• DM I also see the salary cap hit as a positive for some teams. $1m salary large cap hit, good player for those teams that like to keep close to the floor he is a great addition. Agree not for all teams.

      • good point on Seattle. for those that say Seattle will not get similar deals as Vegas I do not agree. teams will cough up picks and extras to get Ronnie to take salary.

    • That sounds a lot better than the 7.9 AAV described above. If there’s a modern “Chelios” in the league it’s Weber but to expect a guy to be worth 7+ per a year after 40 is asking a lot… now 1 mill a year at that age might be a steal with Weber…

  6. Okposo was washed up at age 28 before his head injury, another good reason to not hand out deals to old forwards, especially don’t sign any forward age 30 to a longer deal if he can’t skate as fast as Paul Coffey. With the speed of game now losing a step is end of career

    • I bet Okposo could outskate Paul Coffey, Coffey is 62 years old after all.

      • I would still put my money on Coffey , I don’t care how old he is. Smooth and effortless. What a beauty.

      • TB , TB , TB

        your making me feel old…. Coffey is still in his late 50’s … I played against him once at a tournament when we were kids …. so I know he’s , just like me , still in his 50’s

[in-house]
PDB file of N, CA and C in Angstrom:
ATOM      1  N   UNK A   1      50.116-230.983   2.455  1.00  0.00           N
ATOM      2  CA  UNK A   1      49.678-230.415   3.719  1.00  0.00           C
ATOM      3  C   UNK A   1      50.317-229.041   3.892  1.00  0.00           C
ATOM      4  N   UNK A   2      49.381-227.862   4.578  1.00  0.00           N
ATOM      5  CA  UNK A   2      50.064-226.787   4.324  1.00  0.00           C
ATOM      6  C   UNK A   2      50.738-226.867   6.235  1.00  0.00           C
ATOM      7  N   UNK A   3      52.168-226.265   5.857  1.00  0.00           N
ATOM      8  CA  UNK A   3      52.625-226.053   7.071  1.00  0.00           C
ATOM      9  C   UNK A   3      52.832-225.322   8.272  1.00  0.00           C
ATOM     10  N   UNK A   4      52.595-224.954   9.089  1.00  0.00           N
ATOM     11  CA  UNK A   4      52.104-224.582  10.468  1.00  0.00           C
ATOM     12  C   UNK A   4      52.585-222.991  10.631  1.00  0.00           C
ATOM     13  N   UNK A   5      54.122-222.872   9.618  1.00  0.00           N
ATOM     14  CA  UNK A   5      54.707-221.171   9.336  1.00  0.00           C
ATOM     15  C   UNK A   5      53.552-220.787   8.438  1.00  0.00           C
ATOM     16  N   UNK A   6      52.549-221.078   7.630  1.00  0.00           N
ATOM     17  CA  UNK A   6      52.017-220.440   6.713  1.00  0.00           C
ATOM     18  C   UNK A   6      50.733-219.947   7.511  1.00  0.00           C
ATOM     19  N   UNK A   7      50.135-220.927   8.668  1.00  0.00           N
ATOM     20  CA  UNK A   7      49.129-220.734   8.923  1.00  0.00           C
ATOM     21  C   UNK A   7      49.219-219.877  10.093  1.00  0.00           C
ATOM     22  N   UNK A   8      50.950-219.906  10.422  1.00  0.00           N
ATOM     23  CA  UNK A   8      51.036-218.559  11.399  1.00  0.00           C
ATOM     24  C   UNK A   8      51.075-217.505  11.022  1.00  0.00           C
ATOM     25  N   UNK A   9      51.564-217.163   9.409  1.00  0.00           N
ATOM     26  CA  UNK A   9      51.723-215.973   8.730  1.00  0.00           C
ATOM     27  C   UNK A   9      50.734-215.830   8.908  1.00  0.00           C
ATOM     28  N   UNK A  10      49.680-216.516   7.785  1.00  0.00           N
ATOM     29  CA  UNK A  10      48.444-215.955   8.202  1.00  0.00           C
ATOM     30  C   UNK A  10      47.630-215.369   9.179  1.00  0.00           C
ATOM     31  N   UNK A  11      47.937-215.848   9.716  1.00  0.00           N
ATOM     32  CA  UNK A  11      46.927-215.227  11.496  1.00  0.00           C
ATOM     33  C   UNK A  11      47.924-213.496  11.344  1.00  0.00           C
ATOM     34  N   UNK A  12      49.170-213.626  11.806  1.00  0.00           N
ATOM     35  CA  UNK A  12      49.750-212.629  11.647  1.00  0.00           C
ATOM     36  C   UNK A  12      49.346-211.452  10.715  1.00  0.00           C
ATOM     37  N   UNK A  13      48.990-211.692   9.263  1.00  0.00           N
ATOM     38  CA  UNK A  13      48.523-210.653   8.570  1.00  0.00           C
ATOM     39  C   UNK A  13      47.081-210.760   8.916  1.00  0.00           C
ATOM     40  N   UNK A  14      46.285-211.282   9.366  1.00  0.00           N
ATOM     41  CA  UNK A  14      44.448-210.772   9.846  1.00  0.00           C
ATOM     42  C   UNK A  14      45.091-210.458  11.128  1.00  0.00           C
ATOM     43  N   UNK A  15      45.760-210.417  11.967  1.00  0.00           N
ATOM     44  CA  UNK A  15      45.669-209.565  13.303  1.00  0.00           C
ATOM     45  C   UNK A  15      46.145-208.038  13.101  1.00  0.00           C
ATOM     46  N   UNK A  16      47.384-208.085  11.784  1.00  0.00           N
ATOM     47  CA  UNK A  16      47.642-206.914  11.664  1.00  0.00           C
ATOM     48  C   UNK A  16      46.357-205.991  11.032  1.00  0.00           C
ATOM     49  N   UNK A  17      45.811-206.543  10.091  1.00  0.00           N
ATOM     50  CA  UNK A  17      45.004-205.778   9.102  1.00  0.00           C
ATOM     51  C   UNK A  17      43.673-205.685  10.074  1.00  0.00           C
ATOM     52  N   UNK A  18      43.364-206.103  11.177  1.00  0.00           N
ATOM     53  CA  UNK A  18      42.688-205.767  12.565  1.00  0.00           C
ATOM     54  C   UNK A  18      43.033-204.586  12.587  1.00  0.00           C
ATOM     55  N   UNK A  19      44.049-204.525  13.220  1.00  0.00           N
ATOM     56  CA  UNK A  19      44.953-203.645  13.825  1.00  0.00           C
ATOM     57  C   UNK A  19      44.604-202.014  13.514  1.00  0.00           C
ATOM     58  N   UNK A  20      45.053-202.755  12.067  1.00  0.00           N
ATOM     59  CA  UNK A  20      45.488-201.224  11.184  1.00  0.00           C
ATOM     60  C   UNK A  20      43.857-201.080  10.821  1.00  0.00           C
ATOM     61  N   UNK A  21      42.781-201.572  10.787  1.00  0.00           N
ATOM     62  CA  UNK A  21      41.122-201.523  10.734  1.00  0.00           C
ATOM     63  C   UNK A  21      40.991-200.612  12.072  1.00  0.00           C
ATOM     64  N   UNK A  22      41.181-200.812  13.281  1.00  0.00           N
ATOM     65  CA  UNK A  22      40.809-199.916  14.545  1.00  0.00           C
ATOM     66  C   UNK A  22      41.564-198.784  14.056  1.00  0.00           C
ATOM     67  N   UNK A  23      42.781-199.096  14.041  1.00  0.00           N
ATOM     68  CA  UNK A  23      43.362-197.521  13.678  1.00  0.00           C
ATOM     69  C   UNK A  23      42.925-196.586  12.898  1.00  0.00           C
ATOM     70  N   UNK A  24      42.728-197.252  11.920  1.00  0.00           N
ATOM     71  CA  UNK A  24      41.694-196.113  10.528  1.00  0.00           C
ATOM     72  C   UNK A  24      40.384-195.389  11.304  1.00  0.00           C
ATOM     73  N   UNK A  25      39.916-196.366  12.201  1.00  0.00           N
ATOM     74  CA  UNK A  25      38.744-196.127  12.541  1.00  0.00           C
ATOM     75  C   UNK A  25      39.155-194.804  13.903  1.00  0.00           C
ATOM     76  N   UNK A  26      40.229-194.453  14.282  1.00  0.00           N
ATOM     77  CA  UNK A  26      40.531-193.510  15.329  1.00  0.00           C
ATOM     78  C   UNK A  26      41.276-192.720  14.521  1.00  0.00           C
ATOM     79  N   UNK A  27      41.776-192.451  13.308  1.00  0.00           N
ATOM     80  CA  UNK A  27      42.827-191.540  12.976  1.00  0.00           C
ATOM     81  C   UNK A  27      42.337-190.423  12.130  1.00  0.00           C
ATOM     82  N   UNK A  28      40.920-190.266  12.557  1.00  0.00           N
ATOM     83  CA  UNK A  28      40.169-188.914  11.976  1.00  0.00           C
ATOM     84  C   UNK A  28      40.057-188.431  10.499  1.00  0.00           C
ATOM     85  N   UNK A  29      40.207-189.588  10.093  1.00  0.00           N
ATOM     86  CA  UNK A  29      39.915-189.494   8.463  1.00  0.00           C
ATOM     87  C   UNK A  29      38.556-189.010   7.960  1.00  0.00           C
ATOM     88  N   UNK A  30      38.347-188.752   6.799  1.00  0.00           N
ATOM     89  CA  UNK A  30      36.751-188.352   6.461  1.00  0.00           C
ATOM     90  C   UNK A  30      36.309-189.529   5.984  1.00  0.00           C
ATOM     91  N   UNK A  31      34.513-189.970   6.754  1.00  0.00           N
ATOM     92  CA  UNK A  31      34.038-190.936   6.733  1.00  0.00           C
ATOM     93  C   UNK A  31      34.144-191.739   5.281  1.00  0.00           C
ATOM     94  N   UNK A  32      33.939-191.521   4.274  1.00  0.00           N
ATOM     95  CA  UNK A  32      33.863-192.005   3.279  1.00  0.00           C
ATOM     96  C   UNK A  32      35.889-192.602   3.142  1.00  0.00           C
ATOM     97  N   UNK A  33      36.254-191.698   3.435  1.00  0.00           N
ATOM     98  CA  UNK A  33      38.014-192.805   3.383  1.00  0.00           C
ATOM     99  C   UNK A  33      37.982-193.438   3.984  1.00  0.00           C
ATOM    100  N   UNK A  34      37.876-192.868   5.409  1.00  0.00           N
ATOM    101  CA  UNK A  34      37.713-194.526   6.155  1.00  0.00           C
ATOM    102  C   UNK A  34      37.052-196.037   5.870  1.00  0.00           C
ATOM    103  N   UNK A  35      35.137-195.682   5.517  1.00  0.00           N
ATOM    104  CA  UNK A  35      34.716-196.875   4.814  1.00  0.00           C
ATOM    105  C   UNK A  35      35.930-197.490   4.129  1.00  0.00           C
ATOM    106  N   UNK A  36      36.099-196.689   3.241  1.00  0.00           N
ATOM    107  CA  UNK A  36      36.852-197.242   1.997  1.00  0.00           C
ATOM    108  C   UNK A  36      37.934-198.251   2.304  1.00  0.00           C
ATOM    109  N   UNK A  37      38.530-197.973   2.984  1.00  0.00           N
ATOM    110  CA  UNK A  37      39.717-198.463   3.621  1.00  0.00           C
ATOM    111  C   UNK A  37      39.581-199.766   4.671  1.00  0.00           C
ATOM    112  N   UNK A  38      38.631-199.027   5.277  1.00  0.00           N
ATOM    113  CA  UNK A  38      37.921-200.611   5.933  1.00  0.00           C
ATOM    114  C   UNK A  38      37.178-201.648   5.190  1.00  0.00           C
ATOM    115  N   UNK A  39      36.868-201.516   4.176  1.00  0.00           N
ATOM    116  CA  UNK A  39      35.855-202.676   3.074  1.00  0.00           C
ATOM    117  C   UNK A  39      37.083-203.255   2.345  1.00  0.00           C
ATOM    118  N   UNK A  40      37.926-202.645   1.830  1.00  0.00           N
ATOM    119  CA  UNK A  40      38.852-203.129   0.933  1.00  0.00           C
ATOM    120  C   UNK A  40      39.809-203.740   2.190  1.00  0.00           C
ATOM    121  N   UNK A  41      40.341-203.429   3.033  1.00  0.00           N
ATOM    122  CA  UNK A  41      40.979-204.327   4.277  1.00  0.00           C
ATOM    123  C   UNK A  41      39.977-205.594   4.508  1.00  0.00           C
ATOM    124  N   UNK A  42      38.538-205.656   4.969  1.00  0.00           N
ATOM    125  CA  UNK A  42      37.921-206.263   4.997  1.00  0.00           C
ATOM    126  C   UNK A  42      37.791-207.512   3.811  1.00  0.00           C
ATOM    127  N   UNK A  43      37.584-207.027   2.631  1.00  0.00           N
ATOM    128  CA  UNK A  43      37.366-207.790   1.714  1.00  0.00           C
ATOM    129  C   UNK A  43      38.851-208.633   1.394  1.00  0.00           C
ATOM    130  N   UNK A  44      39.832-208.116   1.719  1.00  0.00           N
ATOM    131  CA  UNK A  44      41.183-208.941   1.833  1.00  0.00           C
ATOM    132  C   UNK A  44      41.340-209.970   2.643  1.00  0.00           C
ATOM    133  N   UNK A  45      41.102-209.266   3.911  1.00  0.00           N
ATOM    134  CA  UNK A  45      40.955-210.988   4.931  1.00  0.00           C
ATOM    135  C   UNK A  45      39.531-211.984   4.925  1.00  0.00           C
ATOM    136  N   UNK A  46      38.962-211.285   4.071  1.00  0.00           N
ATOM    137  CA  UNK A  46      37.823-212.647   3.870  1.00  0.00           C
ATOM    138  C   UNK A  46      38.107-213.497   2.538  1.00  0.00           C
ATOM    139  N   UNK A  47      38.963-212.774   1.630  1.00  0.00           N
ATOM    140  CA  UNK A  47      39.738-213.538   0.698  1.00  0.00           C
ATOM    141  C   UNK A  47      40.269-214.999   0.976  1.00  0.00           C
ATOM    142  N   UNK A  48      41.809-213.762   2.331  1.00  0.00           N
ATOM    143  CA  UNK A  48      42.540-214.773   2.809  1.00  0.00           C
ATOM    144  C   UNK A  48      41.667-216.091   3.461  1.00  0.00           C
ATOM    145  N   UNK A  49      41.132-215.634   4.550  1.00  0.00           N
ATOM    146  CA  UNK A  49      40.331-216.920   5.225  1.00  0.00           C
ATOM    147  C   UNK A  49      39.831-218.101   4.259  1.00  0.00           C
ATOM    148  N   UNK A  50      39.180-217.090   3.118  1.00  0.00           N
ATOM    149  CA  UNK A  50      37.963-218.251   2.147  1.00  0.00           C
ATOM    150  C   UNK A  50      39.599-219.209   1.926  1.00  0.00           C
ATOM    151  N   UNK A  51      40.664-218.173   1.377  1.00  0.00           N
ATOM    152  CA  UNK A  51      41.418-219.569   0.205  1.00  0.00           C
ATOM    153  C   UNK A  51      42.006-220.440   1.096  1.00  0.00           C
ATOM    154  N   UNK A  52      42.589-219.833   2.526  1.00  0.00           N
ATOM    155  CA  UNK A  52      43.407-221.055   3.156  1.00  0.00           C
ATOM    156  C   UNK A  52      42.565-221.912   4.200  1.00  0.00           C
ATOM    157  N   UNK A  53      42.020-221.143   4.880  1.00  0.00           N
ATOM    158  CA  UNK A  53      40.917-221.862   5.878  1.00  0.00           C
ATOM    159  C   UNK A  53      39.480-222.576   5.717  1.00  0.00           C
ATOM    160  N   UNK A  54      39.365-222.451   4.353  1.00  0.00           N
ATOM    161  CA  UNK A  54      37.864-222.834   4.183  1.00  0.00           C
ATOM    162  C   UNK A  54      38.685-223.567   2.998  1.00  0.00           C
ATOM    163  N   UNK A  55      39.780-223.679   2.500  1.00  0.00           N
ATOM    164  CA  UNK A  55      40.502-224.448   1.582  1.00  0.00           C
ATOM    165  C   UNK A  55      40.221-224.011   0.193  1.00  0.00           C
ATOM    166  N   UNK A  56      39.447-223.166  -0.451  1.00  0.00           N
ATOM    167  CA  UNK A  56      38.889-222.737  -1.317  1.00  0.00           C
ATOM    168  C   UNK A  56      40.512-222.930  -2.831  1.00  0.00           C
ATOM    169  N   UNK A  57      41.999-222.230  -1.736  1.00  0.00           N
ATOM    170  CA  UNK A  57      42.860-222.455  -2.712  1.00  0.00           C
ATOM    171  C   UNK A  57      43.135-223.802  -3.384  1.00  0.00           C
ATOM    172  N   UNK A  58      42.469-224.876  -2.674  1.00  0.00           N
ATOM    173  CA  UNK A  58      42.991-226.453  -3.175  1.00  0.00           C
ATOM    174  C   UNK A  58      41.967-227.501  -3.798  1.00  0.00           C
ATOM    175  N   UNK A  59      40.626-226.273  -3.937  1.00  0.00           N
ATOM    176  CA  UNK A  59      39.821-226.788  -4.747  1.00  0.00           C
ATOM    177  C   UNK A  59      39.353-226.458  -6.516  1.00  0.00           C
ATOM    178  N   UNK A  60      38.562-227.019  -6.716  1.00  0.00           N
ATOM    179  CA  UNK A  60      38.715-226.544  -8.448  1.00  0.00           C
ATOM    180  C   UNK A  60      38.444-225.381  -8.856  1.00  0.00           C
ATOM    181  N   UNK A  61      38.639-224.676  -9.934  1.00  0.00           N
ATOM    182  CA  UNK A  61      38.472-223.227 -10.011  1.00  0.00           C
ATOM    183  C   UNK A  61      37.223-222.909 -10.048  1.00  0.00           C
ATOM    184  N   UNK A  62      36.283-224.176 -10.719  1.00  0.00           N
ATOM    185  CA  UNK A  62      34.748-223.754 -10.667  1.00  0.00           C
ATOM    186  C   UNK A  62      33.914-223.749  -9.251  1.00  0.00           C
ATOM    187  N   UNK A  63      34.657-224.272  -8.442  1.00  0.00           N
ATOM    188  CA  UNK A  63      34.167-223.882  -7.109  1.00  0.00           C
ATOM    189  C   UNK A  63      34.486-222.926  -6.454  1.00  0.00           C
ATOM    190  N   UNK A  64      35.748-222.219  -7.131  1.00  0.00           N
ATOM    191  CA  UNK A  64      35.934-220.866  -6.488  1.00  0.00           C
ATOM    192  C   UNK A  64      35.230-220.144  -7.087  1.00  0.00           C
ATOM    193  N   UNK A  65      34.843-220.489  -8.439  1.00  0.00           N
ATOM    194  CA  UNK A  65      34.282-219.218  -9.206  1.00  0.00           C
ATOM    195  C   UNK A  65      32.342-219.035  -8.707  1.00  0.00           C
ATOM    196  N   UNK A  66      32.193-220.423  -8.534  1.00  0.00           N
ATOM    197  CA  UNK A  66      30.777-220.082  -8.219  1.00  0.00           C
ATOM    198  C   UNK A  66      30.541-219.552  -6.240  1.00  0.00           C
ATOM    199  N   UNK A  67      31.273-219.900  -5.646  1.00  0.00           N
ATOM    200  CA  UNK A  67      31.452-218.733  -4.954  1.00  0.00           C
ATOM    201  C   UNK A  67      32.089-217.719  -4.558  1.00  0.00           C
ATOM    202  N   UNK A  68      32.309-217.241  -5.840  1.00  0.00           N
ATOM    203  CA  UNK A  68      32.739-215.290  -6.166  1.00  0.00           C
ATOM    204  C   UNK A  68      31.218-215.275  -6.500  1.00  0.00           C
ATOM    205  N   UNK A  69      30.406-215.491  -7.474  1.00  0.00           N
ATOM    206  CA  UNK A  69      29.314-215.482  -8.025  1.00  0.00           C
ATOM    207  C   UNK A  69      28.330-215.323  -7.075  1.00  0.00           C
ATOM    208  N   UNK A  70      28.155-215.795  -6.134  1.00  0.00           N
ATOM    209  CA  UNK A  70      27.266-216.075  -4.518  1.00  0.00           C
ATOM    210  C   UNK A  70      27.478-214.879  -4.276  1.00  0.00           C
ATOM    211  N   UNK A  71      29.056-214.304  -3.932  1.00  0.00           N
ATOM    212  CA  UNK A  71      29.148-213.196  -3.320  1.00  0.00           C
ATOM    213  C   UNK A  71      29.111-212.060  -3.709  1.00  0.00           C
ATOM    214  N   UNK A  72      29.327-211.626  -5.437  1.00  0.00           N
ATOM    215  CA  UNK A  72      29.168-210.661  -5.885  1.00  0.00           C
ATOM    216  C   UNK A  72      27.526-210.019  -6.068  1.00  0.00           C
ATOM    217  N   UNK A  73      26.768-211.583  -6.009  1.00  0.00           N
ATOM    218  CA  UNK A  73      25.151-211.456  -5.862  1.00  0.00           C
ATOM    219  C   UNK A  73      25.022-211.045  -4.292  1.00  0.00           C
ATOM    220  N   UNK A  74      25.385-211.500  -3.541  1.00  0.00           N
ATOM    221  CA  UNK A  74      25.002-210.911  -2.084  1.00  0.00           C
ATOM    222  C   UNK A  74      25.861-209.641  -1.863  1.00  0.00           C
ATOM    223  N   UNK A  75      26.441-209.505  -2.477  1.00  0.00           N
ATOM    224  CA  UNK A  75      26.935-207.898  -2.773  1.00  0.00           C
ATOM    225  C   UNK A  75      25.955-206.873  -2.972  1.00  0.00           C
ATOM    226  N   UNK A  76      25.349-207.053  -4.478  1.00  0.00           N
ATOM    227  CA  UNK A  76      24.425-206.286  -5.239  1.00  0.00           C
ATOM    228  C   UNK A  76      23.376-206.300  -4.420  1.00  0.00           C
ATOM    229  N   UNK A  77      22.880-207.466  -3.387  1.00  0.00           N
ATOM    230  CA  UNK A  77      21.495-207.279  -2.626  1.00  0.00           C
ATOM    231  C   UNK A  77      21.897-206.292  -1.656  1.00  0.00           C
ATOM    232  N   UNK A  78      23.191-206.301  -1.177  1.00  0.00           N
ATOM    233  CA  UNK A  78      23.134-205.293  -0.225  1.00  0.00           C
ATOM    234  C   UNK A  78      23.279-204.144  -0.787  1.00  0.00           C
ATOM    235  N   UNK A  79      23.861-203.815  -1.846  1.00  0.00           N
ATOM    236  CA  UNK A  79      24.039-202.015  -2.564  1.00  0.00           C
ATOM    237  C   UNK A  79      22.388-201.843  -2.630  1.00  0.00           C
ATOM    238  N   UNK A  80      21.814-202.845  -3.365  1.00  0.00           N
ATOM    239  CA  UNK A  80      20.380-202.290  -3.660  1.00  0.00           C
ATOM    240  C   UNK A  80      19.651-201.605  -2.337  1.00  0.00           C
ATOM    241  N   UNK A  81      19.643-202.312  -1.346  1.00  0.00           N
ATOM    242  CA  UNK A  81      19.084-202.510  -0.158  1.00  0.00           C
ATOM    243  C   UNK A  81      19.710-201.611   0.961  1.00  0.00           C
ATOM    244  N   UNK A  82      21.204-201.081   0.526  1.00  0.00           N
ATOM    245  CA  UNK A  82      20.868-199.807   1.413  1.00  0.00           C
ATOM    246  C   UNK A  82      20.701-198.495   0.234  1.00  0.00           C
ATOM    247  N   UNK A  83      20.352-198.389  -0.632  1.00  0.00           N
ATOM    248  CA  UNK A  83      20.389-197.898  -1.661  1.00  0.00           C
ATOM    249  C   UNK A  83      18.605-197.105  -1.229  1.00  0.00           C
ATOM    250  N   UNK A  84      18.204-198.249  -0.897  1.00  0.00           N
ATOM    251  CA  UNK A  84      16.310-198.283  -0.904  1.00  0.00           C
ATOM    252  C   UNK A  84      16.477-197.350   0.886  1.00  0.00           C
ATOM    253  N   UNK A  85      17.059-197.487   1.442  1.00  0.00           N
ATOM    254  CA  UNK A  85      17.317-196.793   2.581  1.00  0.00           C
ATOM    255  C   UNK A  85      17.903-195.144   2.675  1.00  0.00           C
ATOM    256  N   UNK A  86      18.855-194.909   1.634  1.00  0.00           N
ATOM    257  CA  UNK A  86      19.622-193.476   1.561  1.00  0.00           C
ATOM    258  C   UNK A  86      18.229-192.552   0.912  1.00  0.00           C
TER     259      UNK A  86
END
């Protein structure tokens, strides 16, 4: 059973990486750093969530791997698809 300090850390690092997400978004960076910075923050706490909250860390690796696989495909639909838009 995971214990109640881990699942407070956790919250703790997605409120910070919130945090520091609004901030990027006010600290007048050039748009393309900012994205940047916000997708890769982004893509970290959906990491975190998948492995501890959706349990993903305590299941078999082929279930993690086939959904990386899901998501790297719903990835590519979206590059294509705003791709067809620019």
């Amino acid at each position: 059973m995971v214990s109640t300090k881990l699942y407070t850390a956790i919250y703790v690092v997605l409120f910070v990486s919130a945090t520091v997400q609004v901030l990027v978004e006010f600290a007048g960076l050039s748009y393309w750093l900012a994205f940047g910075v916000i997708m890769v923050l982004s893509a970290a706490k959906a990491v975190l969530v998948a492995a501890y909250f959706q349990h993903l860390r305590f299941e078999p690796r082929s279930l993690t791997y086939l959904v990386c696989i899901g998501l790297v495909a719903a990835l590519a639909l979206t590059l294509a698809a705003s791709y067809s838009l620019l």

So ☹️ that you think of us in our 60’s …. LOL

        Coffey could skate like the wind ; quite literally …. he could skate backward faster than most skating forward

        I am confident that there are current NHL players less than 1/2 his age that he could battle quite closely with (still) in a single sprint

        As for me …., I am confident that eloquent 72 year old Eddie Shack could challenge me right down to the finish line…. LOL

    • The problem with some of these deals is that the game changed drastically over the past 3 years. I bet if you looked at the average age of a team even 5 years ago compared to now it could be like a 5 year difference… Some teams just made those deals riiiiiiiggggghhhhttt before the game became dominated by the young 25 and unders – and those teams are paying for it big time…

  7. How are those Suter/Parise deals not 1 and 1A ?

    What are the full details on those? They sound atrocious.